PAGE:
Discovery can encompass the experience of discovering something for the first time or rediscovering something that has been lost, forgotten or concealed. Discoveries can be sudden and unexpected, or they can emerge from a process of deliberate and careful planning evoked via curiosity, necessity or wonder. Ultimately transforming the individual’s perception of both their identity and the broader society. It is through such discoveries that individuals lead to enlightening shifts in perspectives, understandings of preconceived values and beliefs are challenged, and so they are compelled to view their lives and society in a different light. Robert Gray’s poetry divulges discoveries that arise from curiosity, wonder and need , in turn having a transformative effect on the speaker. Gray’s Flames and Dangling Wire explores the persona’s curiosity as he travels through a rubbish dump and discovers the ramifications of contemporary consumerism, whilst the introspective and personal poem Diptych, based on personal anecdotal memories delineates the wonder of the poet, who discoveries his parents inherent personality differences. Gray’s Journey: the North Coast focuses on the motivation of need to return to his hometown and rediscover his roots and identity leading to a transformative understanding.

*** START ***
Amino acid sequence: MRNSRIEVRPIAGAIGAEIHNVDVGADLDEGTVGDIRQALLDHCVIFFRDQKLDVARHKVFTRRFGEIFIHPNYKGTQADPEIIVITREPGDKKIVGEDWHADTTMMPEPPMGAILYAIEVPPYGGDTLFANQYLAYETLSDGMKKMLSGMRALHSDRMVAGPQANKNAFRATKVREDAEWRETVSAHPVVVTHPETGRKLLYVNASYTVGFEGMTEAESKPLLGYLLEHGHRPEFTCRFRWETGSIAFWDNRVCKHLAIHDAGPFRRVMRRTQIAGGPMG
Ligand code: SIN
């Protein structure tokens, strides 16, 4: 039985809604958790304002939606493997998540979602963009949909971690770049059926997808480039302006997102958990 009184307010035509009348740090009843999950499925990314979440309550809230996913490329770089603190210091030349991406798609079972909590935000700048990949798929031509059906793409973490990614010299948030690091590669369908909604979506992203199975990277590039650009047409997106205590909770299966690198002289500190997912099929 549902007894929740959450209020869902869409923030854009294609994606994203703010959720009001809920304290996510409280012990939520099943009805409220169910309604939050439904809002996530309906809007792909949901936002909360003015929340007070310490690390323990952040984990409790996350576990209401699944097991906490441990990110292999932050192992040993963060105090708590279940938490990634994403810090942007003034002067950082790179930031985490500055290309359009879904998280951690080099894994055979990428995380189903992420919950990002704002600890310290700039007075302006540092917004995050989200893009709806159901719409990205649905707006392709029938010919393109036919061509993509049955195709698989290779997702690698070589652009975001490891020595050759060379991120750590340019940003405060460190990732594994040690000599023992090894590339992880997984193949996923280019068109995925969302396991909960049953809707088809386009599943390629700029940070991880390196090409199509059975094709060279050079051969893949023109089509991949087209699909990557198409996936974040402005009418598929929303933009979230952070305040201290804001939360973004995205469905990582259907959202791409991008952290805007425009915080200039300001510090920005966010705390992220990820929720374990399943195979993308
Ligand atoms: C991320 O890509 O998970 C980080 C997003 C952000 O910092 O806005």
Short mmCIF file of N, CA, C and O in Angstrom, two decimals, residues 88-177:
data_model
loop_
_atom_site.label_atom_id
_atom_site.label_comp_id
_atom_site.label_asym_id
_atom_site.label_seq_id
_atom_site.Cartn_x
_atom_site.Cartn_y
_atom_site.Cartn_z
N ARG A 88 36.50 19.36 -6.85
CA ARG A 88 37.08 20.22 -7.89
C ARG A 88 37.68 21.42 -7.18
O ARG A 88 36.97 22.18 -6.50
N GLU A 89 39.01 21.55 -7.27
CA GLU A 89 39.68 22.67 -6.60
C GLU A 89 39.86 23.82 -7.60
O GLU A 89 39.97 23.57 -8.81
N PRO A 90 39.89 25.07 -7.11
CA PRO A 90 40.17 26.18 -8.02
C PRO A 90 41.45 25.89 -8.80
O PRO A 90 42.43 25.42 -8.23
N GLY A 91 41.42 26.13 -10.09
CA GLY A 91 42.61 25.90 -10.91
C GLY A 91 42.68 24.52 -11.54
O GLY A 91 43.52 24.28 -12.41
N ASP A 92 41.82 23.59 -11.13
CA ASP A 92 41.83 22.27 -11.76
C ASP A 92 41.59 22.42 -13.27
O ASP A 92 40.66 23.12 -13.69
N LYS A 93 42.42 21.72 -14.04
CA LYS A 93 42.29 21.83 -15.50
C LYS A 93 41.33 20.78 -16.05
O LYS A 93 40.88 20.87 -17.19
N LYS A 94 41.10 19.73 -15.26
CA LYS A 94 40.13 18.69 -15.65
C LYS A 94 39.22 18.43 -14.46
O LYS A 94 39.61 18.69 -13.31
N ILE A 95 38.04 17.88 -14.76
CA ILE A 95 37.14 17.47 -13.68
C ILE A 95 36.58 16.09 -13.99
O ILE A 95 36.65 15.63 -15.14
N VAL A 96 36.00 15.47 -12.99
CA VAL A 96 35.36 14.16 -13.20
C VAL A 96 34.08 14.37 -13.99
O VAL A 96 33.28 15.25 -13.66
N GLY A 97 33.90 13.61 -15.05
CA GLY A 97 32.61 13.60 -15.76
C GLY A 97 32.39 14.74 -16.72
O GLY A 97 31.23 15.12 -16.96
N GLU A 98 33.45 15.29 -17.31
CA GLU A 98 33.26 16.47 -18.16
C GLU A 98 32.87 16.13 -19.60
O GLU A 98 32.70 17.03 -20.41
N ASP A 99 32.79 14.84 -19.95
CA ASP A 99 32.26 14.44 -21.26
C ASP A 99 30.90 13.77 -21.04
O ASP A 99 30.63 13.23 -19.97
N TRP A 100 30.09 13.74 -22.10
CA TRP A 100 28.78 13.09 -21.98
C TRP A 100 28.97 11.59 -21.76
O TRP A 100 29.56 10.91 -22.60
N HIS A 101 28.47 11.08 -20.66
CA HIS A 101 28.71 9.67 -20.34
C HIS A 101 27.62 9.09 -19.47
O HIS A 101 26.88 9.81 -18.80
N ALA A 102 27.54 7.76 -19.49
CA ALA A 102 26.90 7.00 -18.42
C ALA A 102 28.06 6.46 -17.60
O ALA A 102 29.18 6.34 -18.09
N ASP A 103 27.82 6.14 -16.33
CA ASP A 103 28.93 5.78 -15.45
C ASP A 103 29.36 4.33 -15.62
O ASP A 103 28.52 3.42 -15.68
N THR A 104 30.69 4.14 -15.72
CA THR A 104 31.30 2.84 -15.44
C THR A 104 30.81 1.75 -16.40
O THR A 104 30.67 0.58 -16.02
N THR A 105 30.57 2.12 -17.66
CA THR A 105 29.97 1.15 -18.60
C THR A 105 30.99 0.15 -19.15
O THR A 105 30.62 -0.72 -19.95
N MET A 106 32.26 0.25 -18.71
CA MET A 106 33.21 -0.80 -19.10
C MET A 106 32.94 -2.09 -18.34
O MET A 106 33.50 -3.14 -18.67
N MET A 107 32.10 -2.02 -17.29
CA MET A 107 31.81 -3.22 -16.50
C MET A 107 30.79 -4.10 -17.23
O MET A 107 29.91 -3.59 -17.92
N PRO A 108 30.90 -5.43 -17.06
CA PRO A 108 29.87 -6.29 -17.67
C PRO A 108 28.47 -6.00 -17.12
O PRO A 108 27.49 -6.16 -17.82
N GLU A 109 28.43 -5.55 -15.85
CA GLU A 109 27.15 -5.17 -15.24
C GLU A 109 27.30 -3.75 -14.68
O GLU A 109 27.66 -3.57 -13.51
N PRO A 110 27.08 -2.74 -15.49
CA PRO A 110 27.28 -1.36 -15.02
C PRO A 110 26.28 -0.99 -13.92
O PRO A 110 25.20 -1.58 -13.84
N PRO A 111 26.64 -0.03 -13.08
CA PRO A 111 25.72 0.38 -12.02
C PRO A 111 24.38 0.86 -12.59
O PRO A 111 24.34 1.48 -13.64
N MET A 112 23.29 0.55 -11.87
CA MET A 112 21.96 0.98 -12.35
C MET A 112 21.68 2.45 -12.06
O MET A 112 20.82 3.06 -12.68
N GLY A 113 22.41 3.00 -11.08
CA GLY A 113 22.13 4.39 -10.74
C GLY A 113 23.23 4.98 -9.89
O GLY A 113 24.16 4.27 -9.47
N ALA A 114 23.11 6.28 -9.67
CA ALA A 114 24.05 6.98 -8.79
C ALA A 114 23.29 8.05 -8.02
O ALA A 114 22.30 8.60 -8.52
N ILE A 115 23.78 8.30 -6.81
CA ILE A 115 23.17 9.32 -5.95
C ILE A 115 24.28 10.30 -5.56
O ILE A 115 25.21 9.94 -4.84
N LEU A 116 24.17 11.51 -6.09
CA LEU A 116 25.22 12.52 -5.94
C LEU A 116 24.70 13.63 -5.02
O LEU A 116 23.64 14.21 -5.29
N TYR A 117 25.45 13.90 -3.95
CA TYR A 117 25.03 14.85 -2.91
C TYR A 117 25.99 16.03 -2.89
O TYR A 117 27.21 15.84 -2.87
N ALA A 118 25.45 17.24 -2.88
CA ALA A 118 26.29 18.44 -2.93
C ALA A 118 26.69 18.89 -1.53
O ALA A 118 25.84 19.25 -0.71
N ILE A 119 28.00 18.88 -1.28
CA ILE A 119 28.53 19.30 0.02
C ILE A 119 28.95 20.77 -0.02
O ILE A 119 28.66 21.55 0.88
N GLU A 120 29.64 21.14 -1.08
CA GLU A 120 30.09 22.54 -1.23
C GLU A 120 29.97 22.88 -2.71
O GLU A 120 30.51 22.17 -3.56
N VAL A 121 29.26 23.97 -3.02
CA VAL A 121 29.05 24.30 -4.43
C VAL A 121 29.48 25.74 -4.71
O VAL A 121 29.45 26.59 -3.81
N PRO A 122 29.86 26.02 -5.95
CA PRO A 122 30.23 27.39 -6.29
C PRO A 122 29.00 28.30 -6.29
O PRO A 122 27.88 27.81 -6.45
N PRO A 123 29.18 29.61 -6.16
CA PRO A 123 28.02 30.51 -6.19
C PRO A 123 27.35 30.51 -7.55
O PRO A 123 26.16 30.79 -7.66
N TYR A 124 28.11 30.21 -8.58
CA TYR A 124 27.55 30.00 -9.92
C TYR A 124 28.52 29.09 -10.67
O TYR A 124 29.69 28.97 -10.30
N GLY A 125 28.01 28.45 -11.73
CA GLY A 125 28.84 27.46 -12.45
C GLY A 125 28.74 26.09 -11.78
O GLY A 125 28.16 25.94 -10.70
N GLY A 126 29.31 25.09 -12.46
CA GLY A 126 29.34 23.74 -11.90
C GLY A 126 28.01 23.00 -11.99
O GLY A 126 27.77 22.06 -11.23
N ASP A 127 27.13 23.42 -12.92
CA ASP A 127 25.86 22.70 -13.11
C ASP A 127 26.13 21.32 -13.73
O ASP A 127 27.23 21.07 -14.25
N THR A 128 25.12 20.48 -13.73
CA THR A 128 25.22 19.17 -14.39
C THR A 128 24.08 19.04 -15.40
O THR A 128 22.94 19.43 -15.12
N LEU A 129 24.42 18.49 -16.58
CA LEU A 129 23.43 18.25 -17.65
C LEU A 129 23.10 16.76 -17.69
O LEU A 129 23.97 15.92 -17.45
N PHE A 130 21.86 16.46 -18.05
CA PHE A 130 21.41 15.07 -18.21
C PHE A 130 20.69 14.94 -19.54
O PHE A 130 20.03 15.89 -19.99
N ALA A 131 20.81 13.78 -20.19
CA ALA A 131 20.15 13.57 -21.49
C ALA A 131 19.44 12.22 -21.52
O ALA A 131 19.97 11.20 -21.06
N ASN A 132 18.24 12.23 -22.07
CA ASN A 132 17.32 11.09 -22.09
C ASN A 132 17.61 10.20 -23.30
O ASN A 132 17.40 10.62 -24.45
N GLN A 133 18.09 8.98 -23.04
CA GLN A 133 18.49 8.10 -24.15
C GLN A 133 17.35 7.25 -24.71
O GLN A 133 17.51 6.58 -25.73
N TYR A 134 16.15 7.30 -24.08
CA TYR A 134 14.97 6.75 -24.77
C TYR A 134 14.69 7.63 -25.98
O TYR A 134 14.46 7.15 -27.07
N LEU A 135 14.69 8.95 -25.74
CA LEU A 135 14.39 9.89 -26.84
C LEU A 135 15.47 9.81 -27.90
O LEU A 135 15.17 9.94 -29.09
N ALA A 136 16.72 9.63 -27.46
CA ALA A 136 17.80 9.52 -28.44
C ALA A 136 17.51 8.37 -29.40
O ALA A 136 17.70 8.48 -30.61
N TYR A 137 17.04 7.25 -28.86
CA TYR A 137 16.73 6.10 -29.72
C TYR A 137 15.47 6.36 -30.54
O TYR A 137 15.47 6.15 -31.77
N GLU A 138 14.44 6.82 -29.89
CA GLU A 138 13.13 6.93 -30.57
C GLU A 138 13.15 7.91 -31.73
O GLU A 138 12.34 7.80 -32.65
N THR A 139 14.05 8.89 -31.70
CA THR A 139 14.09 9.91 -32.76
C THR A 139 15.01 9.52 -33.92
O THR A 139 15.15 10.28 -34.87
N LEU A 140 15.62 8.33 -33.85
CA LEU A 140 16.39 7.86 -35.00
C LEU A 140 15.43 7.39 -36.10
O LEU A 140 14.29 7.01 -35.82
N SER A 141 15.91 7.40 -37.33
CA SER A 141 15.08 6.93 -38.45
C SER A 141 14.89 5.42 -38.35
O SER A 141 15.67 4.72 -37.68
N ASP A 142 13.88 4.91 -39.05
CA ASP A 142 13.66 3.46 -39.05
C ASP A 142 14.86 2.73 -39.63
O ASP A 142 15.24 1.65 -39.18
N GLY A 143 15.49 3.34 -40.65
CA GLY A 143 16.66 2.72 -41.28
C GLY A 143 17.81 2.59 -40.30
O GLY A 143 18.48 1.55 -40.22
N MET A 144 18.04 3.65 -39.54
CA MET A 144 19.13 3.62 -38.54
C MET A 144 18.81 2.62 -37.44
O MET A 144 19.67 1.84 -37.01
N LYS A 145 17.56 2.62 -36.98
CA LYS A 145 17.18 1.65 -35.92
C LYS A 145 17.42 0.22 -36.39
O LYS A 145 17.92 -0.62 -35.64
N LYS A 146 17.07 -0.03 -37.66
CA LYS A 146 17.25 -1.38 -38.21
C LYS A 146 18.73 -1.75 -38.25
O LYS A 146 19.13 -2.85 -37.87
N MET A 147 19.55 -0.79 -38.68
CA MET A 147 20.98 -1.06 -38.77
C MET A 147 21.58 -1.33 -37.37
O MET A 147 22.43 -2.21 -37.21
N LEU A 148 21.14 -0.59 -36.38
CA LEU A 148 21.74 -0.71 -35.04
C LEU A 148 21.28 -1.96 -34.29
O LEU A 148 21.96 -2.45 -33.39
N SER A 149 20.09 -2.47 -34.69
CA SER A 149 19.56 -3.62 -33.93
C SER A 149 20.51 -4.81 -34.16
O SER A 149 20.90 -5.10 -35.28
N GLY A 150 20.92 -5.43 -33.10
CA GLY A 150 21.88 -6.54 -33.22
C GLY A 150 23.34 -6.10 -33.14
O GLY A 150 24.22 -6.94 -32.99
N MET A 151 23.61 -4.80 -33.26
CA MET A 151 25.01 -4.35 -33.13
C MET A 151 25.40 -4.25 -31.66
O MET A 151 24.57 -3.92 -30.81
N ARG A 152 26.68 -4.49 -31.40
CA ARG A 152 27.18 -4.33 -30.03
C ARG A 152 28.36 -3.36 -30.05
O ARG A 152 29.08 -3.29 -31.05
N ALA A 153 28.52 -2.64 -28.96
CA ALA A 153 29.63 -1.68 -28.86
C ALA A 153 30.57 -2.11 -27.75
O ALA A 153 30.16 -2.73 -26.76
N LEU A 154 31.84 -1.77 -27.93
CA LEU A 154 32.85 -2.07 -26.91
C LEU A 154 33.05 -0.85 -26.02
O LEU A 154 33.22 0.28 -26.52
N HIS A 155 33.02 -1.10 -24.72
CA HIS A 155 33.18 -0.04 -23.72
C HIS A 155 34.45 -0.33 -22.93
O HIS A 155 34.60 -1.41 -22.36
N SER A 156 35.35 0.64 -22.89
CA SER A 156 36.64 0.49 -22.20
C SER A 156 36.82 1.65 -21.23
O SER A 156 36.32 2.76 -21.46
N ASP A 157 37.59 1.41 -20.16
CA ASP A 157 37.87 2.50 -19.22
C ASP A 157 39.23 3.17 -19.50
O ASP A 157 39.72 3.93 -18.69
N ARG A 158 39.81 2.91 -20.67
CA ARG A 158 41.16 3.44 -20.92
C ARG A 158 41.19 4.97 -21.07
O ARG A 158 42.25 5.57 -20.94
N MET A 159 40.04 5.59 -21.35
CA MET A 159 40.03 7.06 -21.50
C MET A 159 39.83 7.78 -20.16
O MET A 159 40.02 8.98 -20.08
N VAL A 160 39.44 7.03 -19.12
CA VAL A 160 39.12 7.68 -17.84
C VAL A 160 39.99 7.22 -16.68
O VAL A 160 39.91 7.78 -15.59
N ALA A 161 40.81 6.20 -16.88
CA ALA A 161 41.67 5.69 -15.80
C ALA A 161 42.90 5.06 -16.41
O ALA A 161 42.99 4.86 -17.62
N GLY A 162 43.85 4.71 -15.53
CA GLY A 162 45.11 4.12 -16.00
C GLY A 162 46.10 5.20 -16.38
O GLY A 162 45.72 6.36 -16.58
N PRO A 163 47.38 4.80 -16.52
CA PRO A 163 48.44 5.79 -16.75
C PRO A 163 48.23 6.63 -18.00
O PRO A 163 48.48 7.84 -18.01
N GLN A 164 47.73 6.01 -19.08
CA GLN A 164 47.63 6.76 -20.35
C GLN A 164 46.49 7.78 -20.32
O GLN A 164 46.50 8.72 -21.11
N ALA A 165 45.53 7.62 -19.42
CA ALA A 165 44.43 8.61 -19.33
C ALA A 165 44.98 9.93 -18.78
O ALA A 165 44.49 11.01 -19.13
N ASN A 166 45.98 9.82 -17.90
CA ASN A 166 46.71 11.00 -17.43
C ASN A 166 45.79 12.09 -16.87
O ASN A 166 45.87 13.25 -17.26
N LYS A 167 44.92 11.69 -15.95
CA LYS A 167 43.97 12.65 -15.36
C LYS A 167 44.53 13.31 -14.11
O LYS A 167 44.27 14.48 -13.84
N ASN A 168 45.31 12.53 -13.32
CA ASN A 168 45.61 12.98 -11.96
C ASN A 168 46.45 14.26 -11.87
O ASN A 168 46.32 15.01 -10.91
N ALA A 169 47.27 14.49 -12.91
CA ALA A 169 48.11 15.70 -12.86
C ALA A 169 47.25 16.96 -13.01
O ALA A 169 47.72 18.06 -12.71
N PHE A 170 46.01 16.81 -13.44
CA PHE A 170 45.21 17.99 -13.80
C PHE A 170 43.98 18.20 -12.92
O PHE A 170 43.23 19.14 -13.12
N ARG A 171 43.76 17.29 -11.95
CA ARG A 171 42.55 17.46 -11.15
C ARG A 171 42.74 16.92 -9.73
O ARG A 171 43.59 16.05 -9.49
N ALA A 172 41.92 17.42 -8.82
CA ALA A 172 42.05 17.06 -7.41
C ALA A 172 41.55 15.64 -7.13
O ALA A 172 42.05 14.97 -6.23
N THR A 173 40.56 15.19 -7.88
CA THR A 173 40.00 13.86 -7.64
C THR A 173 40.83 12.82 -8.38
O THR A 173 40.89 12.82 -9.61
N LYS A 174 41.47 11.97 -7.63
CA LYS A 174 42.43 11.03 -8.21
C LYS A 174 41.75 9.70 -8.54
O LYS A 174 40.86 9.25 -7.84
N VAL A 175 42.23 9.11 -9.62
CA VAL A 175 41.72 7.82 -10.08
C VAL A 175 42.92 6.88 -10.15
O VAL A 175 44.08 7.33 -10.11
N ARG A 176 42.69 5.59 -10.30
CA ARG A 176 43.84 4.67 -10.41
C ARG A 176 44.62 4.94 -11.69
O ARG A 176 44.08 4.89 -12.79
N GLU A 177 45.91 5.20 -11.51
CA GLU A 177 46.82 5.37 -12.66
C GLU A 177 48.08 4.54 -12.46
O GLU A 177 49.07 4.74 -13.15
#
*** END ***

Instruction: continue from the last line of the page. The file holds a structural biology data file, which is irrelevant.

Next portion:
While profound curiosity and necessity can motivate discovery, individuals in pursuit of truth must be willing to face the dire ramifications that may arise as a result. As an imagist, Robert Gray resonates with his audience by employing powerful imagery to emphasise his disdain towards contemporary society and its’ associated values of greed and consumerism, which deprive natural environments of their pure essence. This is articulated in “Flames and Dangling Wire”, a didactic poem whereby the persona observes a modern-day dumpsite. As the first line of the opening stanza reads, “on a highway over the marshland”, responders immediately detect a sense of tension as they are confronted by a destructed and decaying dystopia. As the air “wobbles in some cheap mirror”, onomatopoeia stresses the stale artificiality that now plagues the vicinity. A place where distant buildings are “stencilled in the smoke”, sibilance further accentuates the revolting atmosphere, polluted by fumes laden with toxic chemicals. Littered with “cars like skulls”, Gray employs a simile to illustrate how the dumpsite mimics a graveyard, where biodiversity that once thrived now suffer, buried beneath the “great cuds of cloth”. It is through this challenging experience that the persona ultimately comes to a surprising, almost shocking revelation: “I realise I am in the future”. A historical allusion to the Raft of Medusa – an artwork depicting the survivors of a shipwreck who resolve to cannibalism – foreshadow the inevitable death of humanity, as the consumerist society consumes itself. As the voices of hope and promise from “the old radio spilling its dangling wire” become lost and concealed amongst the “arcs of the earth”, the conclusion of the poem reminds to responders of the surprising and challenging truth behind curiosity and necessity-driven discoveries and the dire ramifications which can manifest.